A difficulty arose when they found some sermons I had in my briefcase. Since they were written in Romanized Chinese, no one there could read them. They assumed they were some kind of secret code. So I spent several minutes with one of the men, reading the sermons to him and a couple of others who were looking on. I pointed to the words as I read. Finally, they decided that they were what I said they were and allowed me to put them back into my briefcase. I felt a certain irony as I preached to one of my guards in my last moments in Taiwan.

Pinyin font: Flexion Pro

Today I’d like to introduce a highly individualistic font family that supports Hanyu Pinyin: Flexion Pro. This one, however, isn’t free.

sample of the Flexion Pro font being used for text in Hanyu Pinyin

Flexion was originally designed for the movie The DaVinci Code, which is apt, given how the main character, Robert Langdon, was named after Flexion’s designer (and ambigram specialist) John Langdon. Hal Taylor completed the font.

Here’s part of Taylor’s description:

Flexion is possibly the only symmetrical type design currently available. In keeping with John’s well-know propensity for ambigrams, many of the characters are mirrored to become other characters; the B is a reversed E, the C is reversed to become a D, G is a mirrored P, the K is a reversed N, and so on.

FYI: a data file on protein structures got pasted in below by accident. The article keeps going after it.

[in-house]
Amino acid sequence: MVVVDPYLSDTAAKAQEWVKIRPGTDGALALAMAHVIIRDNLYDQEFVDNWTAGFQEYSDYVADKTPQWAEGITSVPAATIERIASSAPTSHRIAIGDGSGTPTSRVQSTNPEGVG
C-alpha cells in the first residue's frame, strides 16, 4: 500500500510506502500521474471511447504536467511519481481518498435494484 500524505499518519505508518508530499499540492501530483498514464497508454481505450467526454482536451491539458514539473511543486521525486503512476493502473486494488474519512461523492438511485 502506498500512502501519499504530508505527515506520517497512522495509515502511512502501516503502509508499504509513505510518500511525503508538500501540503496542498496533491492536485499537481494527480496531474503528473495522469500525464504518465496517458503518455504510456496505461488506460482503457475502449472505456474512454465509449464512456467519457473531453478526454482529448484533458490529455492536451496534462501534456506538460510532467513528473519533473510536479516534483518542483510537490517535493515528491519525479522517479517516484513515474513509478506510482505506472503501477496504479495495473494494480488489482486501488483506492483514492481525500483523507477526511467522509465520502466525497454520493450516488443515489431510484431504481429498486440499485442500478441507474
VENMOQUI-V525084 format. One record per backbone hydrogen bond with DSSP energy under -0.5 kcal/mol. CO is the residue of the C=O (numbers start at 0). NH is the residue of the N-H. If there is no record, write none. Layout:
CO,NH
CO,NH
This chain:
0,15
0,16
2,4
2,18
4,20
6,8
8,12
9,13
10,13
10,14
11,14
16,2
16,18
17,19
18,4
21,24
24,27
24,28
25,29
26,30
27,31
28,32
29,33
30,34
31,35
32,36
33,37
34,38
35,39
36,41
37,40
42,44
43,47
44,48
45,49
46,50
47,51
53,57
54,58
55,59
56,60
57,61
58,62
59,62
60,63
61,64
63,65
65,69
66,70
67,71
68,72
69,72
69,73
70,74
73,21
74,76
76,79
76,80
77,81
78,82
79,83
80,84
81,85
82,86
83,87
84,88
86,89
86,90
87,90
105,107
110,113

Of course, some of the tone marks will complicate making this work for ambigrams. But since Chinese-English bilingual ambigrams are possible, making Pinyin ambigrams, even with tone marks, shouldn’t be out of the question.

Flexion comes in four weights.

Platform on tai?

President Ma Ying-jeou’s re-election campaign slogan is “Táiw?n ji?yóu,” so one can see that all around Taiwan these days, as the election is only about two weeks away.

The Ma campaign has decided that the English translation of “Táiw?n ji?yóu” is “Taiwan, Bravo,” which isn’t quite right but at least sounds positive. Of Ma’s two opponents, Tsai Ing-wen (Cài Y?ngwén / ???) of the anti-Hanyu-Pinyin Democratic Progressive Party chose the somewhat cryptic English slogan of “Taiwan next,” while third-party candidate James Soong (Sòng Ch?yú / ???) chose as his slogan “Me, me, me!”

OK, I made that last one up, but only because I couldn’t find the real one, other than maybe it’s “Renew.” (Does anyone know for sure?)

What I really want to talk about here, though, is how Ma’s slogan gets written: ????.